State v. Gregory

Annotate this Case

108 Ariz. 445 (1972)

501 P.2d 387

The STATE of Arizona, Appellee, v. Daniel Louis GREGORY, Appellant.

No. 2321.

Supreme Court of Arizona, In Banc.

September 26, 1972.

*446 Gary K. Nelson, Atty. Gen., by Mary Z. Chandler, Asst. Atty. Gen., Phoenix, for appellee.

Ross P. Lee, Maricopa County Public Defender, by James H. Kemper, Deputy Public Defender, Phoenix, for appellant.

CAMERON, Vice Chief Justice.

This is an appeal from jury verdicts and judgments of guilt to the crimes of robbery, §§ 13-641 and 13-643 A.R.S., and assault with a deadly weapon, § 13-249 A.R.S., with concurrent sentences of not less than 10 nor more than 12 years as to each offense.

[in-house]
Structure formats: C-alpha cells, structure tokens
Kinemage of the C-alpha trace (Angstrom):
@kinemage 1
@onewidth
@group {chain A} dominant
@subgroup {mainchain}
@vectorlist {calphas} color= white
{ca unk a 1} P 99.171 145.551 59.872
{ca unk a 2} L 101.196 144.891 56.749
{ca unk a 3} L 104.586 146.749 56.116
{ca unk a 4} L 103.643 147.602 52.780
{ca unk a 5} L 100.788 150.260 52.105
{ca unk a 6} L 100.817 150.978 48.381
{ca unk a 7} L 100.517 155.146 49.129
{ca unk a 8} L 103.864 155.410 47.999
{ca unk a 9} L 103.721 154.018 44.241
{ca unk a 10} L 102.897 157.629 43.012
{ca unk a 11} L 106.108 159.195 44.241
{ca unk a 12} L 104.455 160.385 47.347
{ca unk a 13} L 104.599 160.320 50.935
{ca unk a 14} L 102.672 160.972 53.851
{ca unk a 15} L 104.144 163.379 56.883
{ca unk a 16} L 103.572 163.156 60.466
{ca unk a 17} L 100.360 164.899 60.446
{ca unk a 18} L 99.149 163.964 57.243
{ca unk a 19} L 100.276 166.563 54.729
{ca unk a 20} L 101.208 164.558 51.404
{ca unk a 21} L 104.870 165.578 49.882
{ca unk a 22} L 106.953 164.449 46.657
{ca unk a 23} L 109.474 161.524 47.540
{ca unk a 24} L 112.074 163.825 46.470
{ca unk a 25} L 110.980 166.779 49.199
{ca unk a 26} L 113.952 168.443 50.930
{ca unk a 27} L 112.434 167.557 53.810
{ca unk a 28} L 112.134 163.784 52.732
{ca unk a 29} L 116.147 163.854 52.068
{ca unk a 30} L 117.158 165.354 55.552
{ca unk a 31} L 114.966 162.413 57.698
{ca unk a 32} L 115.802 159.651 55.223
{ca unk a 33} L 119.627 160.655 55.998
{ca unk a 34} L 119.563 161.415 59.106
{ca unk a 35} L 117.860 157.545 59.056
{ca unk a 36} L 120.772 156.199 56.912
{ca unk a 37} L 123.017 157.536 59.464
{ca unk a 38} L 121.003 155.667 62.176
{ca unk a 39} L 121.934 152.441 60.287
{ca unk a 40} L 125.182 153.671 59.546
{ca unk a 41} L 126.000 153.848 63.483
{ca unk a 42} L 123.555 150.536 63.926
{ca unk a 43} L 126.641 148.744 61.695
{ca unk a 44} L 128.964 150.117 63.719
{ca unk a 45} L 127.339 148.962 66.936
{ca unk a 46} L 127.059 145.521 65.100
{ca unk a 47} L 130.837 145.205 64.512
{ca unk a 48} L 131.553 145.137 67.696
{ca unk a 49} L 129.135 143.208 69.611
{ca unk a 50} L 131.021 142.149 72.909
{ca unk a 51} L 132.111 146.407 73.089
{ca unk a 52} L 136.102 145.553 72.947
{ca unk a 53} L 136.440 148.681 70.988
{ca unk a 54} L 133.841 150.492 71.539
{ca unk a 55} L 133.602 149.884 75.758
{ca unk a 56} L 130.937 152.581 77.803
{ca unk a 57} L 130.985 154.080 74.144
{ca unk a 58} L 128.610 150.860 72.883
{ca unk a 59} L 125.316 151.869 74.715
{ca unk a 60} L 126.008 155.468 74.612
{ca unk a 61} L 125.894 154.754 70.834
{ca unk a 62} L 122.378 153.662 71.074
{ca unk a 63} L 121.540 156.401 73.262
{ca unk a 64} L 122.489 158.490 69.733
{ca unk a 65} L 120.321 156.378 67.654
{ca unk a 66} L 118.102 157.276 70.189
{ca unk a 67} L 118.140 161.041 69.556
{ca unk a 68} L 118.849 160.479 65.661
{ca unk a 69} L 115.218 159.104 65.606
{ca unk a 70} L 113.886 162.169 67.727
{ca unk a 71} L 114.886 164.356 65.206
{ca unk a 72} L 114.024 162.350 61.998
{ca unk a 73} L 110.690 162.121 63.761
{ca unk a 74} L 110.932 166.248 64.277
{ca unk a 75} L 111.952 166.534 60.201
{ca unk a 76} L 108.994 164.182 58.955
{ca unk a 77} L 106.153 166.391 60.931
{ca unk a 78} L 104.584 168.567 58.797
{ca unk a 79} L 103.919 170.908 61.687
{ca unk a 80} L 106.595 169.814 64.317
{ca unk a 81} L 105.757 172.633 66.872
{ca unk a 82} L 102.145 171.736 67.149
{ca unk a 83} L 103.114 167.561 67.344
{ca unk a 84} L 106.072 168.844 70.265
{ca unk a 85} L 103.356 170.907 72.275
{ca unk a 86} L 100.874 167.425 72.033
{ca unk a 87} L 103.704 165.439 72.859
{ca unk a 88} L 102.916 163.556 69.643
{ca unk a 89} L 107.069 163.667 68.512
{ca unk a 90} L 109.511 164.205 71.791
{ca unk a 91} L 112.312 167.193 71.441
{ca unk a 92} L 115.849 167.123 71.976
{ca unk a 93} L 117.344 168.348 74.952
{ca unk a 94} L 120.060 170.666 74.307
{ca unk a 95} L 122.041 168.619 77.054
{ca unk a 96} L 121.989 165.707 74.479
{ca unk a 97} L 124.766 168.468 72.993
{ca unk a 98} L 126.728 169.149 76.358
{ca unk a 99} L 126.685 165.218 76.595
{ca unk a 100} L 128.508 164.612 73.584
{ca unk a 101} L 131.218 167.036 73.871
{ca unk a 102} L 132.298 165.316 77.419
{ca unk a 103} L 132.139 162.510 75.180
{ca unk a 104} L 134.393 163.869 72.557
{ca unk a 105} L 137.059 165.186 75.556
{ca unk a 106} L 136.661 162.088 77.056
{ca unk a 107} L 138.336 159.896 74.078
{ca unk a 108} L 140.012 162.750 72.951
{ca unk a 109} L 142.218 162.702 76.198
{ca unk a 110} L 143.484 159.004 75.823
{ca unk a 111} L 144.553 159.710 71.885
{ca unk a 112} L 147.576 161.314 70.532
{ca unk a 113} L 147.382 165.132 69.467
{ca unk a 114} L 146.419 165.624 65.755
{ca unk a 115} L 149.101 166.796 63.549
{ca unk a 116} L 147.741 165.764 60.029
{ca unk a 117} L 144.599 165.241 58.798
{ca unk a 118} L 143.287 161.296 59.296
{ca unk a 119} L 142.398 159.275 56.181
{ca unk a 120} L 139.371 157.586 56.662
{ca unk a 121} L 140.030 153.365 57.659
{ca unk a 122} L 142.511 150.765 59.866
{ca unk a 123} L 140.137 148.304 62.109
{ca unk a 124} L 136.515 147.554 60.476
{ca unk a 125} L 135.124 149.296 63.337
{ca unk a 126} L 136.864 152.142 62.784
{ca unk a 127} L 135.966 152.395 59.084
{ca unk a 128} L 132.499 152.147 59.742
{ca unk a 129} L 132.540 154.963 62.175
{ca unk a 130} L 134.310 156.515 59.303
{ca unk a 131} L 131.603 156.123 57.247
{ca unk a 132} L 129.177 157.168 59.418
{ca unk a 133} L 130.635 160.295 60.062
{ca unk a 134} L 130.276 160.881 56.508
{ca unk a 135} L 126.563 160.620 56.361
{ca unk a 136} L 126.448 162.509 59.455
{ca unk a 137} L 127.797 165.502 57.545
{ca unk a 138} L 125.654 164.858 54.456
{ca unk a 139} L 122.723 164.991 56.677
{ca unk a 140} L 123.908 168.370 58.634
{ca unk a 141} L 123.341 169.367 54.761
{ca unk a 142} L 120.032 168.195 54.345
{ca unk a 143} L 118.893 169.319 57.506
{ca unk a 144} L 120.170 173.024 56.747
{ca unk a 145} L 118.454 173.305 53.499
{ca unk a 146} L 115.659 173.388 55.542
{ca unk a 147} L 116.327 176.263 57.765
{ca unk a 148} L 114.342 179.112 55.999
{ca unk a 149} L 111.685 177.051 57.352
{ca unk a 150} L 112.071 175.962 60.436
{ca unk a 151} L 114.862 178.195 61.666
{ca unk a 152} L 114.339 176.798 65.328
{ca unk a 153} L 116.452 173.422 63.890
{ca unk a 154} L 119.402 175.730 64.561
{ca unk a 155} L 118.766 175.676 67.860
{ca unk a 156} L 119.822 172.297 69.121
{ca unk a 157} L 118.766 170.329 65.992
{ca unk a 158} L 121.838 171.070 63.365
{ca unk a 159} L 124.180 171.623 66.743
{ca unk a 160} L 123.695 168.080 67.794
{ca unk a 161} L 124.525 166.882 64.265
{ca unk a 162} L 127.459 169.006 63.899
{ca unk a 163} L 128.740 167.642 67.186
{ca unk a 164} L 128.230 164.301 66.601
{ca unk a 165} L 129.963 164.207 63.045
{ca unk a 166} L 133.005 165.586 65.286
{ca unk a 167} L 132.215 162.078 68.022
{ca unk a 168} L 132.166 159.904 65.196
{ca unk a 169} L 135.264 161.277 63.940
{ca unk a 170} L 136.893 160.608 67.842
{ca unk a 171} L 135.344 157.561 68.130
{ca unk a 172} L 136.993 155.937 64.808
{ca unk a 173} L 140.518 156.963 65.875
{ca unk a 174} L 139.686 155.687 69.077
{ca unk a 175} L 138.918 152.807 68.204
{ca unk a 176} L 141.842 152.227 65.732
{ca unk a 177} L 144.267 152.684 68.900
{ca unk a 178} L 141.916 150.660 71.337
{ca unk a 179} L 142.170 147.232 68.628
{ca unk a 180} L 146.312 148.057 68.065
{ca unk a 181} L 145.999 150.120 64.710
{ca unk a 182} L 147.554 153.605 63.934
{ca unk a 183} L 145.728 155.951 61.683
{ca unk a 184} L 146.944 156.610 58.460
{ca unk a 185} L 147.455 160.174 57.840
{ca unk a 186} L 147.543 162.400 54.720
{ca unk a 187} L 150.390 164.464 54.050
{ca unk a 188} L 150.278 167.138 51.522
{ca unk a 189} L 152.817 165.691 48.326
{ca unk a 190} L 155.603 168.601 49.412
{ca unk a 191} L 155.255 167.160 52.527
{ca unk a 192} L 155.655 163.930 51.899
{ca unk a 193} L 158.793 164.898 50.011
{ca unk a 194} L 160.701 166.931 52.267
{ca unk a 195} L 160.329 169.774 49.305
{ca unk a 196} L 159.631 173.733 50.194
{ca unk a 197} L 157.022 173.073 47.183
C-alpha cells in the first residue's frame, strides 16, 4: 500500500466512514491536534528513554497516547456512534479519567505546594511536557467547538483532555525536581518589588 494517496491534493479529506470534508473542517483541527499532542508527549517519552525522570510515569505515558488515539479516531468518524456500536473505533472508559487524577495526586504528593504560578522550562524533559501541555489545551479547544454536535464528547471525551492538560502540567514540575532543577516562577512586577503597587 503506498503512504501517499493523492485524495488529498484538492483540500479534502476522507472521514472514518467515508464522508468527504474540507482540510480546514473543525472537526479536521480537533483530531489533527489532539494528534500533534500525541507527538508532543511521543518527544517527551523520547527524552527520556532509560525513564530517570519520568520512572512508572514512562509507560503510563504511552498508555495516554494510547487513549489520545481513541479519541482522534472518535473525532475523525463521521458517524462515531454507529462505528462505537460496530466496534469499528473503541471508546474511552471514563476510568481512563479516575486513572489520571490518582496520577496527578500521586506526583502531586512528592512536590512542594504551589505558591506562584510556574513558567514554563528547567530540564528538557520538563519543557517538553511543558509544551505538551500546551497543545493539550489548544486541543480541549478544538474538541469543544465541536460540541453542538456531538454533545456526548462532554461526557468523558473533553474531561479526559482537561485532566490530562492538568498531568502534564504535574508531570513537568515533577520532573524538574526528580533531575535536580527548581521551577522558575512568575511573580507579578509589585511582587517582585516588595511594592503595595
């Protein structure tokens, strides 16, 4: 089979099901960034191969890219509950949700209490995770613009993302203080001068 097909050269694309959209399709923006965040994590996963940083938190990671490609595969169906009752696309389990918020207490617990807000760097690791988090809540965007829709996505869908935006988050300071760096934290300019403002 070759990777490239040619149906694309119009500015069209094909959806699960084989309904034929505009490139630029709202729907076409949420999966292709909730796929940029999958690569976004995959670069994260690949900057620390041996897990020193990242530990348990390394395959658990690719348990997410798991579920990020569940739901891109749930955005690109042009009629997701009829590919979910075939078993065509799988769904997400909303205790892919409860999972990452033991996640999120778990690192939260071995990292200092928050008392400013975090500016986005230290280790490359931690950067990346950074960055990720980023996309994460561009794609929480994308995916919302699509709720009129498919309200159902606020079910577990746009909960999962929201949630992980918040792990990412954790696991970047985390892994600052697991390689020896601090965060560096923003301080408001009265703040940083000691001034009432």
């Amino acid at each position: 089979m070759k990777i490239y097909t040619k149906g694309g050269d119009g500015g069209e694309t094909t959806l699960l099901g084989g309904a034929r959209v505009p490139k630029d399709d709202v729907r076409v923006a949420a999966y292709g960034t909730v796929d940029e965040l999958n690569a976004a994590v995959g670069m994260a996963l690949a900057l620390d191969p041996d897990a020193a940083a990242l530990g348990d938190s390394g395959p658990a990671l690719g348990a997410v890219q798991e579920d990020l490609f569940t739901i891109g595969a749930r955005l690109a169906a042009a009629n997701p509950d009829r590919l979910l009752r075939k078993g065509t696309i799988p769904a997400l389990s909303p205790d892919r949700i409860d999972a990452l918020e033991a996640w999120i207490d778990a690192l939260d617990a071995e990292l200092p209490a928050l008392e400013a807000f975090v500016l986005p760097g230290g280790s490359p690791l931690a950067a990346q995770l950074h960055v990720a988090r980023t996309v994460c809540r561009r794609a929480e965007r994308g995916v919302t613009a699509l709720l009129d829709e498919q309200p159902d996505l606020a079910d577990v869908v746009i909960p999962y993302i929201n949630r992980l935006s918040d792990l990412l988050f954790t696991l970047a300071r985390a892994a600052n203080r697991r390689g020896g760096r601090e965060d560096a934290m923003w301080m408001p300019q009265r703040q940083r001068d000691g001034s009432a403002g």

We are called upon to answer the following questions:

1. Was the evidence sufficient to sustain a conviction for assault with a deadly weapon where the testimony does not indicate that the gun was loaded? 2. Was it error for the trial court to deny the defendant's motion for a mistrial because of misconduct of the prosecuting attorney in oral argument to the jury? 3. Was the defendant subject to double punishment in violation of § 13-1641 A.R.S. when he was convicted of both assault with a deadly weapon and robbery?

The facts necessary for a determination of this matter on appeal are as follows. Defendant entered a Circle K convenience market in Phoenix, Arizona, at approximately 4:00 p.m. on 4 January 1970. The manager of the market, Mrs. Florence Robida, was in the store with her husband, Mr. Ramon Robida. The defendant held a gun on the husband and ordered Mrs. Robida to put the money from the cash drawer in a sack which she did. After obtaining the sack with the money, the defendant directed the husband to the check-out stand and made both Mr. and Mrs. Robida lie face down on the floor. The defendant then left.